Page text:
The best emerging markets to buy now

Emerging markets haven’t done too well lately. But there are still plenty of opportunities out there, says Ed Bowsher. You just have to be picky.


Mexico has plenty of potential

Investors in emerging markets haven't had a great three years.

Since January 2011, the MSCI emerging markets index is down 12%, while developed markets such as the US and Japan have soared.

And with investors jittery over the Federal Reserve cutting back on money printing, emerging markets could be in for more turbulence.

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But that doesn't mean you should ignore emerging markets. There's plenty of opportunity out there you just have to be picky.

Pick countries that are reforming their economies

But this cheap currency strategy isn't really working anymore. Developed markets in Europe and the US aren't buying as many imports as before. And with shale gas driving down energy prices in America, we're even seeing some manufacturing return to the US.

So emerging market countries now need to focus on boosting consumption at home, and creating economies that can deliver sustainable growth.

And you're much more likely to achieve that goal if you can combine good corporate governance with a free(ish) market economy.

China is one country following this path. Last month's Third Plenum' announced a new reform programme to be implemented over the next decade. I've already covered the plenum here, but I can say that I've become even more positive since I wrote that piece.

It looks like the new Central Reform Group' will be a big driver of reform, and if President Xi Jinping ends up running the group, that will be further confirmation that this reform programme is for real.

One of the most interesting aspects of the reform package is its focus on state-owned enterprises. These companies control large parts of the Chinese economy, and aren't exactly dynamic.

They're now going to be expected to pay higher dividends, which in turn should put them under greater pressure to behave like true profit-maximising businesses. In other words, they'll have to care about things like efficiency, waste, and maybe even customer service.

This is all very encouraging.

Even better, valuations in China still look cheap. The Shanghai Composite Index is trading on a price/earnings (p/e) ratio of just 11, and the market is 50% below its 2007 peak.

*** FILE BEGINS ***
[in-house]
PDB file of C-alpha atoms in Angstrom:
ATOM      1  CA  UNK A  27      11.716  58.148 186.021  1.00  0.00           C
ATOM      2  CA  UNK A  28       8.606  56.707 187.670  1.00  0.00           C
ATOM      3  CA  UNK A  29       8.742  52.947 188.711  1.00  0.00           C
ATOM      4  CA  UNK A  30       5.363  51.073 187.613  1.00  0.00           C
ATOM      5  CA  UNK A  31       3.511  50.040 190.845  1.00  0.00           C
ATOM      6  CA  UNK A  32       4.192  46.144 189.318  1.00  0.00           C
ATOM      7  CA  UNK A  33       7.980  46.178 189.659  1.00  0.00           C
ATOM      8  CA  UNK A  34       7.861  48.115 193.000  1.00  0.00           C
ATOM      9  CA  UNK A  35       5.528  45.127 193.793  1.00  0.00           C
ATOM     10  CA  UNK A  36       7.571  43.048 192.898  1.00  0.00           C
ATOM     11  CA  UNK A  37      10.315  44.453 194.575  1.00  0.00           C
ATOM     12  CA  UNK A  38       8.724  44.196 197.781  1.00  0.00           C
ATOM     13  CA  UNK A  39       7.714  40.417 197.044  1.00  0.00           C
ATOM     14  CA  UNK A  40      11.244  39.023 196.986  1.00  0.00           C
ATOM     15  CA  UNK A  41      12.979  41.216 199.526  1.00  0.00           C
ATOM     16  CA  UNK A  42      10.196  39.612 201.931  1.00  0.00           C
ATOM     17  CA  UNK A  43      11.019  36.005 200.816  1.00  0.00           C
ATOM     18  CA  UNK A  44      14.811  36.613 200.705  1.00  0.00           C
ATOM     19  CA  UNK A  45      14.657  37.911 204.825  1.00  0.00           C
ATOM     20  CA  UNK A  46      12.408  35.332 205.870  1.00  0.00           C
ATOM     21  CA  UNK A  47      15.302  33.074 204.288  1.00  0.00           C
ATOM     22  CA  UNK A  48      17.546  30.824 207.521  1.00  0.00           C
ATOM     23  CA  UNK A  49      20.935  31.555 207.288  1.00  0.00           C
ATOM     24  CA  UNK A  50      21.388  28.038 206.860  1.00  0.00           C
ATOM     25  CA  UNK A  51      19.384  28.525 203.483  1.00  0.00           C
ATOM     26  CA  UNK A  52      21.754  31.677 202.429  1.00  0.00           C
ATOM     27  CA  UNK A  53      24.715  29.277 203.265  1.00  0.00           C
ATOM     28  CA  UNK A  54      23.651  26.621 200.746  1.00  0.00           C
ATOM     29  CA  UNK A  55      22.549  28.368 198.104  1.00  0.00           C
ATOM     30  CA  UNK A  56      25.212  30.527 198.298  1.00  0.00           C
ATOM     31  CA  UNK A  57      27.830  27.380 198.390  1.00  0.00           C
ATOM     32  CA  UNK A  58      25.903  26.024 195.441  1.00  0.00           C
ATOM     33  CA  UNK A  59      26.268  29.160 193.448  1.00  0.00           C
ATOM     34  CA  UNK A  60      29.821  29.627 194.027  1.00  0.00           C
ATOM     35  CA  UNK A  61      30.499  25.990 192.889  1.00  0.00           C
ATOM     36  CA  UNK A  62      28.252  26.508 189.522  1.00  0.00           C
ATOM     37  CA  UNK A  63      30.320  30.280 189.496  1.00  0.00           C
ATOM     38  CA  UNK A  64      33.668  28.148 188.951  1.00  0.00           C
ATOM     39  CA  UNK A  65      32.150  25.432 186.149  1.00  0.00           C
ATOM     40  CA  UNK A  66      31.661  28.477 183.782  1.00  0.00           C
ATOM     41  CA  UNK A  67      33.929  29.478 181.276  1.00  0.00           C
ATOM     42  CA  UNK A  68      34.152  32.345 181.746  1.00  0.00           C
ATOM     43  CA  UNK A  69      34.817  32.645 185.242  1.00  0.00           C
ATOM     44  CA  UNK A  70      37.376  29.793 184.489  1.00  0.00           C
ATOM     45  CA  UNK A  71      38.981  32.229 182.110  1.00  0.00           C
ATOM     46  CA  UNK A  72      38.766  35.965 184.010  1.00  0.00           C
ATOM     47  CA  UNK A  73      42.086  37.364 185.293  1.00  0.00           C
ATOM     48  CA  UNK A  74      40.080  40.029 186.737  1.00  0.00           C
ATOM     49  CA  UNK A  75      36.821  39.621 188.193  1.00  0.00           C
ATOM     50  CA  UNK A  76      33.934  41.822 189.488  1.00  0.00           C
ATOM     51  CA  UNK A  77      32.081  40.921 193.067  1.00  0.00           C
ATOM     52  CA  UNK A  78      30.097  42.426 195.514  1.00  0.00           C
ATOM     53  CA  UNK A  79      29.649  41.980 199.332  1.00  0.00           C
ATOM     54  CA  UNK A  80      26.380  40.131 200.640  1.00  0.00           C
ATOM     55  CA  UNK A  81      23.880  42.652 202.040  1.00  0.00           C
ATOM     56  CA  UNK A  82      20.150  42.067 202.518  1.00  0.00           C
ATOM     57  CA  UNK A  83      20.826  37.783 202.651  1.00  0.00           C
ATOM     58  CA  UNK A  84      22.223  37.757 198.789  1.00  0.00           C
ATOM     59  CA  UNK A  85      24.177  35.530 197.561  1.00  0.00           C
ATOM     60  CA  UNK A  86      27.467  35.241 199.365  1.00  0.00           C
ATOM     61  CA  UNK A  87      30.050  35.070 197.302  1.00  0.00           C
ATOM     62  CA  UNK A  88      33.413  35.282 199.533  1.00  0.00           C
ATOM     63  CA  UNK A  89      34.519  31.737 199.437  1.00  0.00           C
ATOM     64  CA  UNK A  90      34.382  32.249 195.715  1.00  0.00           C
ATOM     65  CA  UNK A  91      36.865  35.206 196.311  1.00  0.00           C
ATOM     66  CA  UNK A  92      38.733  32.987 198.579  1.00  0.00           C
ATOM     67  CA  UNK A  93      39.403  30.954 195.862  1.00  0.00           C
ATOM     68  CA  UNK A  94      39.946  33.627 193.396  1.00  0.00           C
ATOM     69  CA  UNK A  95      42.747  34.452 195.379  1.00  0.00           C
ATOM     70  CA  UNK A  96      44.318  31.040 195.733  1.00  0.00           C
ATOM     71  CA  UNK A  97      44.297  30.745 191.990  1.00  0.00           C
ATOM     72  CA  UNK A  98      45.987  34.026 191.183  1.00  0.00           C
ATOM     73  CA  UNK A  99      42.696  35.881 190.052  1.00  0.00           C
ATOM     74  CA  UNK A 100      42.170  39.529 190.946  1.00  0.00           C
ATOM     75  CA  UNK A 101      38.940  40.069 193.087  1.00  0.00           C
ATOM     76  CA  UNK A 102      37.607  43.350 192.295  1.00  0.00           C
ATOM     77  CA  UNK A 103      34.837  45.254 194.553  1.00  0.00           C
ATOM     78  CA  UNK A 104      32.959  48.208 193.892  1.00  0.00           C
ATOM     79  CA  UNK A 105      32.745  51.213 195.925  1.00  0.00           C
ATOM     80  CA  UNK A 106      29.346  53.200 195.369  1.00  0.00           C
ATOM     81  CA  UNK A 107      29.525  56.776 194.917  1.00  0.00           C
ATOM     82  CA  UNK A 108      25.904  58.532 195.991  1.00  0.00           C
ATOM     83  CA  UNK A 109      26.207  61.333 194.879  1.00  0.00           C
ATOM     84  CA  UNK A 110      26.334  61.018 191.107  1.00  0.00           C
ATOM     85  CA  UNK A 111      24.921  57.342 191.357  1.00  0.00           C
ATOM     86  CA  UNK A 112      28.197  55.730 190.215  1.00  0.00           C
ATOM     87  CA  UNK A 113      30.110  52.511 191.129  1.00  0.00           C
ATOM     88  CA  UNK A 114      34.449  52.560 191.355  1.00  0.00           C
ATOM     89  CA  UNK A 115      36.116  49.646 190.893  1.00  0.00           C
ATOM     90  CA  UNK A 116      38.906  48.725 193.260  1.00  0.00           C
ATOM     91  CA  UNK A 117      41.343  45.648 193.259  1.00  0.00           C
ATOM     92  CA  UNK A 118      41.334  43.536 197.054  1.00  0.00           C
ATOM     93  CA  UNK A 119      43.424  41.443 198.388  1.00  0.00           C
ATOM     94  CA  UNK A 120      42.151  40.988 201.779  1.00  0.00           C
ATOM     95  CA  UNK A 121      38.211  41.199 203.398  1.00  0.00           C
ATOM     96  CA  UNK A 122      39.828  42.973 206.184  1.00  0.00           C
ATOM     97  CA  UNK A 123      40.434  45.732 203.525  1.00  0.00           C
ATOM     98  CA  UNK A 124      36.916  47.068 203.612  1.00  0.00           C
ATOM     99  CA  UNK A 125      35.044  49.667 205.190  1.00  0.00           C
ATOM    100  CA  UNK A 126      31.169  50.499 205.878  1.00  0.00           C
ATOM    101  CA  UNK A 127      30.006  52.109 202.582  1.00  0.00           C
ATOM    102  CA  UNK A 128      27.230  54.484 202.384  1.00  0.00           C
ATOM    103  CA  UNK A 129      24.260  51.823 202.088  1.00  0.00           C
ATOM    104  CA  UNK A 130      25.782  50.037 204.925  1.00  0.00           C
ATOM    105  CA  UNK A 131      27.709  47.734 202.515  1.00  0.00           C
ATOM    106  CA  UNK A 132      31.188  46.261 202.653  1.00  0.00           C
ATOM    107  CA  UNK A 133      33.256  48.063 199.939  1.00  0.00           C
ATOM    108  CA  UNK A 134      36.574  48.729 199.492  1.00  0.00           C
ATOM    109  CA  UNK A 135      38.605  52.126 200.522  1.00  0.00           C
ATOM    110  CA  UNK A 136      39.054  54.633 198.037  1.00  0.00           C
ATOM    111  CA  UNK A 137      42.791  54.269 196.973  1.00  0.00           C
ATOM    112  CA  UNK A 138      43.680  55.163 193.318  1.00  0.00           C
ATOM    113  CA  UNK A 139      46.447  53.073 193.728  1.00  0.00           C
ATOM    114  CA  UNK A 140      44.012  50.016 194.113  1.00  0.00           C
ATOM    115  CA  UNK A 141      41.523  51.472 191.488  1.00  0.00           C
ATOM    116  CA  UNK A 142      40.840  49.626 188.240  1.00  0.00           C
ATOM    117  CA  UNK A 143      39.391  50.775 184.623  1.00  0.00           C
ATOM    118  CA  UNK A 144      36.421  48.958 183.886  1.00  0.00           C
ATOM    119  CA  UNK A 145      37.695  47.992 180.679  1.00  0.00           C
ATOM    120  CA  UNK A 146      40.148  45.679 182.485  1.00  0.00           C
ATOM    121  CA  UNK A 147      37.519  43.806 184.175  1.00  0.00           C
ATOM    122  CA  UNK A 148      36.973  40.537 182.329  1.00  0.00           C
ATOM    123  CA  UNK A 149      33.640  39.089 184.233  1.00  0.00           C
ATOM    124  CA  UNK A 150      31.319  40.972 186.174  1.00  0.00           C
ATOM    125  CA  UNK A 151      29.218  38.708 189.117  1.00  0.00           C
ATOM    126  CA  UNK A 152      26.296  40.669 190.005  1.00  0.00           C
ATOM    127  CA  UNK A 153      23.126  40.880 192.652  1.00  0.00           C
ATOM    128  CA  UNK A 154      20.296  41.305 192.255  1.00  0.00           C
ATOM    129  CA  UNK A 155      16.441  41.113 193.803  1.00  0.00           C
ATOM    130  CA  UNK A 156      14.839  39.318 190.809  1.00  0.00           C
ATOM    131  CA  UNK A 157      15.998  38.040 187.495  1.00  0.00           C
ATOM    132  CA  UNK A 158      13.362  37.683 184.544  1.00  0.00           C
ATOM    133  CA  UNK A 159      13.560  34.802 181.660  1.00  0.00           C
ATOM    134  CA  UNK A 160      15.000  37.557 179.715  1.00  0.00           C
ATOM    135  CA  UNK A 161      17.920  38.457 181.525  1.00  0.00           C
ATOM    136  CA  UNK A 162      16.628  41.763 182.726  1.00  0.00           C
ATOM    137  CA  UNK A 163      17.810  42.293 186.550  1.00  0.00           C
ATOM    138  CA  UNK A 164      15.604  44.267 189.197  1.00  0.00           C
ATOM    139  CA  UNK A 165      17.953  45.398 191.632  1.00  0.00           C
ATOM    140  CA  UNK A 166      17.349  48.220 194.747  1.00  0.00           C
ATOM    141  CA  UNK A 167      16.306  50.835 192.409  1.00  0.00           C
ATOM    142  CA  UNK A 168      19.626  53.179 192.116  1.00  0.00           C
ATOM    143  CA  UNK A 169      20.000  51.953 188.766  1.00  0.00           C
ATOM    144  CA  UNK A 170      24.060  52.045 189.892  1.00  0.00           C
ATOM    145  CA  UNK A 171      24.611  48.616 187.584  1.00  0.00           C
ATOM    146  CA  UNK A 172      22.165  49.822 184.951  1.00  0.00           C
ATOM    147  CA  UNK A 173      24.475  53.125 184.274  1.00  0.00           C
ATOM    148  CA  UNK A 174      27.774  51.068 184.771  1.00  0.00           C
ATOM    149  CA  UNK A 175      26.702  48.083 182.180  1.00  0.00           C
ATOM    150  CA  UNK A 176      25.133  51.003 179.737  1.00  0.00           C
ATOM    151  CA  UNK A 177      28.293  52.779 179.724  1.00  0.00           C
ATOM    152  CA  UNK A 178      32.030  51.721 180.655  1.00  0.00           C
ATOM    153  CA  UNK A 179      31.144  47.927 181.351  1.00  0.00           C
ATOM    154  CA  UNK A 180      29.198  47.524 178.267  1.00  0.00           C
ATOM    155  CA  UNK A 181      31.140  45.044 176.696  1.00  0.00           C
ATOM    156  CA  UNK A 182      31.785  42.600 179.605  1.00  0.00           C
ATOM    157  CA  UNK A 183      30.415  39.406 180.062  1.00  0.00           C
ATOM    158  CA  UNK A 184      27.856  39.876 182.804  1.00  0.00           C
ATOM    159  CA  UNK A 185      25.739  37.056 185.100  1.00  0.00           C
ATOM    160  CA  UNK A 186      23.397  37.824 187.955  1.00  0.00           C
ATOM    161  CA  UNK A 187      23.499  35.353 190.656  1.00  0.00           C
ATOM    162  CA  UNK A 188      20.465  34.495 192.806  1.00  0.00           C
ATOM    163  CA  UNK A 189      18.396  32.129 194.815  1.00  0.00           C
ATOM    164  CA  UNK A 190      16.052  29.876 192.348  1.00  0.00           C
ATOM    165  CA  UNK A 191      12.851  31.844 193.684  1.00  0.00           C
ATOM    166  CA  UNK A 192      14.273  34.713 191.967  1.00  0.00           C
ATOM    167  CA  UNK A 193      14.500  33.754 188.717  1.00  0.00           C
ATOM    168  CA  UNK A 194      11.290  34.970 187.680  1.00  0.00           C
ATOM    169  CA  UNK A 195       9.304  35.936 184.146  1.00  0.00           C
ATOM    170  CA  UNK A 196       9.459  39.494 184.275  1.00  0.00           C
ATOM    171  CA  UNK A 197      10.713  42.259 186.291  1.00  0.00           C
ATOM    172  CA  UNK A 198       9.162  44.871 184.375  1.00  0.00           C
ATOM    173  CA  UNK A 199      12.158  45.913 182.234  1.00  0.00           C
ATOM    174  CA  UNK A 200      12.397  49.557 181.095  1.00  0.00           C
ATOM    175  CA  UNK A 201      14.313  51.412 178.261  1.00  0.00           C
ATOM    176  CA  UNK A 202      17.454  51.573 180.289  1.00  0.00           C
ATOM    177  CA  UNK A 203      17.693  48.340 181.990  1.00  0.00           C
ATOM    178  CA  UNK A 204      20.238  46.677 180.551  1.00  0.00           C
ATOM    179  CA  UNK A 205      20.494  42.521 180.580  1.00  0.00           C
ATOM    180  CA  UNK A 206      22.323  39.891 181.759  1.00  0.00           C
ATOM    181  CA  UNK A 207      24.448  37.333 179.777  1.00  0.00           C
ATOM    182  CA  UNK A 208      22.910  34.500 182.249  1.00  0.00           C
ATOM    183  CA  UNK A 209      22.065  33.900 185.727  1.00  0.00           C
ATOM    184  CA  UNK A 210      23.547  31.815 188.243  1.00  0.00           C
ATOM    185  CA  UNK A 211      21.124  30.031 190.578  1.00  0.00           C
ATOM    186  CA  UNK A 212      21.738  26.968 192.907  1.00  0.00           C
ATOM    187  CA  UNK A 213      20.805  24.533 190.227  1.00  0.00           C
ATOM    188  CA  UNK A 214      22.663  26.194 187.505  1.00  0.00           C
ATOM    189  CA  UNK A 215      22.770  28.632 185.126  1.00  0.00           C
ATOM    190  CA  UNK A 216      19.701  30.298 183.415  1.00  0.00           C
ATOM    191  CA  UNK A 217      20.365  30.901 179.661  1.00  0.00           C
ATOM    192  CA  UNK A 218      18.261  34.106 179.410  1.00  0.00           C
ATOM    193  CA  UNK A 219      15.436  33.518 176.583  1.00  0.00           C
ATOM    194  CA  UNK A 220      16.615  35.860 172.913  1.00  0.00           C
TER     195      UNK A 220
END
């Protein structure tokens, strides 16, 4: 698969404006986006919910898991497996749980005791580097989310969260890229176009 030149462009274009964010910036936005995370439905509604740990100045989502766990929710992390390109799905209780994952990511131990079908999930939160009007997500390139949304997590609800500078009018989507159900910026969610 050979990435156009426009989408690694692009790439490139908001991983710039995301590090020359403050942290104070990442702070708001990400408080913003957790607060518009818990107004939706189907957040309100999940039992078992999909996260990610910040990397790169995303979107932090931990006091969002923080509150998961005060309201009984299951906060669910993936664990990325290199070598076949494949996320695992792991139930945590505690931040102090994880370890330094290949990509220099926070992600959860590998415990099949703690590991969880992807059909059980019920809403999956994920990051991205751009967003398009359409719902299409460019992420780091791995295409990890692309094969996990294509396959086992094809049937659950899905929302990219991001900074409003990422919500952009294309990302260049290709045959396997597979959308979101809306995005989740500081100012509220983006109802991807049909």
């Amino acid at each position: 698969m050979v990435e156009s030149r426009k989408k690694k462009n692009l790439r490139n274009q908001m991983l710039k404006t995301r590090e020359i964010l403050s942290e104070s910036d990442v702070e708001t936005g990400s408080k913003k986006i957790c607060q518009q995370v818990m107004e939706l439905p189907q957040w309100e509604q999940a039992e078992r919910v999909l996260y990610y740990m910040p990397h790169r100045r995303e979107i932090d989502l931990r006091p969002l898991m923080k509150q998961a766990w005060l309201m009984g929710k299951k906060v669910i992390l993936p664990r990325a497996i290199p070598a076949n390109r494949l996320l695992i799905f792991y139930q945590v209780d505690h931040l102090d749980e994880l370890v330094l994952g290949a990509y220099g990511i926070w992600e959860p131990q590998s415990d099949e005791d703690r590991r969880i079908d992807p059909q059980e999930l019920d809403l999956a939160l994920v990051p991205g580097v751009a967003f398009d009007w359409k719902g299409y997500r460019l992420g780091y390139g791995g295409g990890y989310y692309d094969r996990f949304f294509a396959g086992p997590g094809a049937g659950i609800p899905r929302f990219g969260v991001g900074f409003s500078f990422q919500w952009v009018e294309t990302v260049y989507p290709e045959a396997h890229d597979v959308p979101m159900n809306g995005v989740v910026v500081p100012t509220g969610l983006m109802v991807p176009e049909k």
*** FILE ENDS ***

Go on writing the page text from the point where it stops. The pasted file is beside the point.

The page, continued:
I've previously highlighted the JP Morgan Chinese investment trust and I still like it. It invests across Hong Kong, China and Taiwan and has a good record of beating its benchmark. The discount is 10% (in other words, you can buy the trust for less than the underlying value of its portfolio). This is fairly average, so there's no great scope for a large narrowing of the discount, but there is plenty of potential for strong growth in the fund's net asset value.

I also like the First State China Growth fund. Once again, this fund invests across Hong Kong, Taiwan and China. It's the top-performing China fund in recent times and places a big emphasis on governance as part of the investment process.

It's not just about China

The most significant part of that package is now progressing through the Mexican parliament. That's the abolition of the monopoly held by state-owned oil company, Pemex.

All of Mexico's oil reserves are owned by Pemex. But Pemex doesn't have the expertise to extract shale gas and oil from Mexico's less accessible oil fields, and the large Western oil companies aren't willing to help unless they can own a chunk of the reserves. ExxonMobil isn't interested if it's just paid a service fee.

The reforms mean that large Western oil companies can own a stake in the reserves. So you should expect to see higher oil production in Mexico, as well as cheaper energy for the Mexican economy.

Sadly, the Mexican market isn't as cheap as China. The flagship index, the IPC, is on a p/e of 20, with a dividend yield of 1.49%. Still, the potential is big, so I'm tempted to invest here - but on a smaller scale to China. My colleague James McKeigue runs through some ways to invest in Mexico here.

The countries that aren't reforming

India is interesting at the moment. It's possible that it will move firmly into the reform' camp in 2014. If Narendra Modi, currently chief minister of Gujarat and a keen reformer, wins the next Indian election in six months' time, he could combine with the new governor of the central bank, Raghuram Rajan, to push through changes.

You can't be certain how the election will go, so I'm not suggesting you should invest in India right now (it's not cheap either). But keep it on the watch list.

Russia and Brazil on the other hand, are floundering badly. Their political leaders don't appear to have the stomach for serious change.

Don't get me wrong, if you invested in either country now, you might make money. Neither is expensive, and Russia, in particular, looks cheap on several measures. If you are looking for a high-risk bet that could potentially pay off, it's worth a look, as my colleague Merryn Somerset Webb has mentioned on several occasions.

However, for my money, China and Mexico while still risky are at least progressing in the right direction. If they can keep that up, it should make them better bets than countries that are in danger of being stuck in the emerging' camp for good.

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Ed has been a private investor since the mid-90s and has worked as a financial journalist since 2000. He's been employed by several investment websites including Citywire, breakingviews and The Motley Fool, where he was UK editor.


Ed mainly invests in technology shares, pharmaceuticals and smaller companies. He's also a big fan of investment trusts.


Away from work, Ed is a keen theatre goer and loves all things Canadian.


Follow Ed on Twitter or Google+.